The Problem with a
"Green Domestic Product"
In Bjorn Lomborg's latest op-ed for Project Syndicate
he explains why greening our GDP, while sounding attractive, can actually make us worse off.
For little environmental benefit, we could end up sacrificing growth, jobs and opportunities for the big majority, especially in the developing world. Read the full commentary on Slate.com
at the U.N.
In The Wall Street Journal
Bjorn Lomborg asks:
Why do the global glitterati ignore water and air pollution?
The United Nations environment summit in Rio this week is a great example of how good intentions can thwart real progress on global problems.
What's the world's biggest environmental challenge? Ask the global elites at U.N. conferences, and they're likely to answer: "global warming." Global warming is indeed a concern, and we need smart solutions. But let's put things in perspective. According to statistics from the emergency disasters database, deaths caused by flooding, droughts, heat waves and storms—including the effects of global warming—now account for about one-twentieth of one percent of all deaths in the developing world. From 1990-2007, that averaged about 27,000 deaths per year.
By contrast, lack of access to clean drinking water and sanitation kills almost three million annually. Almost two million people, meanwhile, die each year inhaling smoke from inefficient and dirty fuels such as dried animal dung, crop residues and wood. Another one million die from the effects of outdoor air pollution.
All told, more than 13% of Third World deaths—about six million in total—stem from air and water pollution. This means that for every global warming-related death, at least 210 people die each year from old-fashioned air and water pollution.
Even an extremely ambitious climate policy—aiming to cut global carbon-dioxide emissions by 50% below 1990s levels—would entail enormous costs but save very few lives. Inexpensive policy changes, however, could virtually eliminate pollution-related deaths, which are so much more numerous than global warming-related ones.
Why then, do U.N. elites focus all their efforts on a feeble attempt to assist one person before successfully preventing 210 deaths? Because global warming feels more important—more hip. The majority of people in wealthy countries have lived their entire lives with clean air, clean water and electricity supplied through a grid. Air and water pollution is just old hat.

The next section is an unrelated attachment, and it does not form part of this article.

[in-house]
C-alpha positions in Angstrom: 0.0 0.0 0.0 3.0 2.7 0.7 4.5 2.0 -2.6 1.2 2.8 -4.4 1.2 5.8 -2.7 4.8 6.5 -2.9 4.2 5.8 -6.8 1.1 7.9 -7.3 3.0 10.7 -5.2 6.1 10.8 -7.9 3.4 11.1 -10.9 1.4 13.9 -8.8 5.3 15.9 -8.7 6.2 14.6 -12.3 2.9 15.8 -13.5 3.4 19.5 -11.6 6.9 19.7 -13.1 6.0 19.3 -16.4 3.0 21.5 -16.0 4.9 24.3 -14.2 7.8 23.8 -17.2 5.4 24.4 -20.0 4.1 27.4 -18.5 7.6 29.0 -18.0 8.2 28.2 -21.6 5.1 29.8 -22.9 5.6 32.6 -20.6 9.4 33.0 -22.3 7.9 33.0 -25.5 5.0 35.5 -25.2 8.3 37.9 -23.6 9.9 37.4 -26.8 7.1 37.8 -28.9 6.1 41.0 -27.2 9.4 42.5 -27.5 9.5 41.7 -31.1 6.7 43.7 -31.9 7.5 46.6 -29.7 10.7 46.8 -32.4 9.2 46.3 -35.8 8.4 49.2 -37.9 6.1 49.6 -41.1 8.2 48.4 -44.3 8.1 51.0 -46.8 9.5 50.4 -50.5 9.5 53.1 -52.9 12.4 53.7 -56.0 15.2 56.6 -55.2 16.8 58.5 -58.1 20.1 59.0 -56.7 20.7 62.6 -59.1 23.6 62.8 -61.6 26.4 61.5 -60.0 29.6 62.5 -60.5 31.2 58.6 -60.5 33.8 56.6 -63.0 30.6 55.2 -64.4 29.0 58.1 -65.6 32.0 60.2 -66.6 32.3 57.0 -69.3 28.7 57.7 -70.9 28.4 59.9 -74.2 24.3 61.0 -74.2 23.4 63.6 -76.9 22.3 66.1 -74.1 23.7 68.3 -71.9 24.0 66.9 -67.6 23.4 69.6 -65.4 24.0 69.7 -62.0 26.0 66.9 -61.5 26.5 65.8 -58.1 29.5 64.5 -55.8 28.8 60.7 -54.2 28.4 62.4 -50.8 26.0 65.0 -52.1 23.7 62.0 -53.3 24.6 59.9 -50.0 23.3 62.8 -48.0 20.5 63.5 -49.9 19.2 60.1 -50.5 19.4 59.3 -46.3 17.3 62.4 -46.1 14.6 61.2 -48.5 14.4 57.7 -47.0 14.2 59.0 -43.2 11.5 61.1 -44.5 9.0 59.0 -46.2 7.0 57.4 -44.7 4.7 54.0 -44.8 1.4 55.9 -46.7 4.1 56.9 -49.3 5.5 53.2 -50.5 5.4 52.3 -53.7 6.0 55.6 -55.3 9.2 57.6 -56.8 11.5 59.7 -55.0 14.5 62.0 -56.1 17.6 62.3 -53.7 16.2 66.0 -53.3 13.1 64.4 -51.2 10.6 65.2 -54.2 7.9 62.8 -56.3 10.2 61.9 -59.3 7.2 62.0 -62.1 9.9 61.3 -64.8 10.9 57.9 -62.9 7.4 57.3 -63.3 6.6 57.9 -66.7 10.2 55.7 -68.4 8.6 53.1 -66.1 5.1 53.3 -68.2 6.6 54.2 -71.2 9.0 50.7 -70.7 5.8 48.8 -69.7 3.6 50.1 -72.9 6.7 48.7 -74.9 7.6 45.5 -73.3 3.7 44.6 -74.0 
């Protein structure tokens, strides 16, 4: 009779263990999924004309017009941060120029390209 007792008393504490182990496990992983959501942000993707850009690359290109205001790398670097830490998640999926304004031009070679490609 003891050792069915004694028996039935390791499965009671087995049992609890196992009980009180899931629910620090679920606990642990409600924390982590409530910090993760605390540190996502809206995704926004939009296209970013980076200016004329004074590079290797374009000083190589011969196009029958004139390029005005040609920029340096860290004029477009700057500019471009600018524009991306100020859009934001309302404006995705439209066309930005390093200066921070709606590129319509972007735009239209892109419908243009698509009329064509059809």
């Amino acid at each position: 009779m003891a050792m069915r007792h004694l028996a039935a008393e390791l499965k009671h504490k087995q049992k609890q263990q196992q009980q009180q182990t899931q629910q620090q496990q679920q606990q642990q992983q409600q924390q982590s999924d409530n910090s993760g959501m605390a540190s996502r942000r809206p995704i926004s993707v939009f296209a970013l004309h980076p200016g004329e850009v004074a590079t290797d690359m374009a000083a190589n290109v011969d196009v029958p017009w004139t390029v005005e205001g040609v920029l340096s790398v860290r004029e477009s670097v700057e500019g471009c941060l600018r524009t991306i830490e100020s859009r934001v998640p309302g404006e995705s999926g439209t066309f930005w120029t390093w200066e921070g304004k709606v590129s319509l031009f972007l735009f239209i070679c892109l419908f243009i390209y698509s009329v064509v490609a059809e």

But surely "helping the world" isn't about making us feel good. It's about actually helping poor nations.
Nowhere are these misplaced priorities more apparent than in U.N. Secretary-General Ban Ki-Moon's favorite program, "sustainable energy for all," which has emerged as a key goal of this year's summit. The program aims to ensure that all people have access to energy, but it places an inordinate emphasis on "green" technologies.
The program's celebrity backers correctly point out that 1.3 billion people lack electricity, meaning it's "lights out" when the sun goes down. They rightly anguish that three billion people rely on dirty fuels. But then they argue that "green" energy is the way to help.
Why would we choose inefficient, intermittent and costly technologies to solve a simple problem? Simply put: Because it makes us feel good.
Take former Norwegian Prime Minister Gro Harlem Brundtland, a member of Mr. Ban's global sustainability panel. In a recent statement, she gave perhaps the starkest example of attempting to solve a substantial problem with a feel-good policy: "Smoke from wood, dung and coal from cooking and heating remains one of the world's major public health problems. Major investment is needed to accelerate the move away from carbon fuels and to improve energy efficiency."
Sure, sometimes solar panels in far-flung communities can work. But generally, reliable electricity for those billion-plus people who lack it should come from simple, cheap solutions like hooking up generators or, better yet, power plants—which, just like ours, mostly run on fossil fuels.
The same goes for tackling indoor air pollution. In some circumstances, solar cookers can be a good idea. But the technologies that have served us well, such as kerosene and natural gas, are much more likely to be cheap, flexible and useful for hundreds of millions of people.
It's the height of arrogance to think that Third World countries should use weak and expensive technologies just to make some in the West feel good. In essence, the global elite is telling coughing Third World people sitting in their dark hovels: "Get a solar panel." That's akin to telling people suffering from water pollution to drink Perrier. Or indeed, to suggest that breadless people should eat cake.
There are real and often overlooked environmental problems to be tackled. We need to talk less about ineffective, "feel-good" solutions to global warming and more about smart fixes to air and water pollution. We need to take back our environmental summits from the well-meaning glitterati and do what works.
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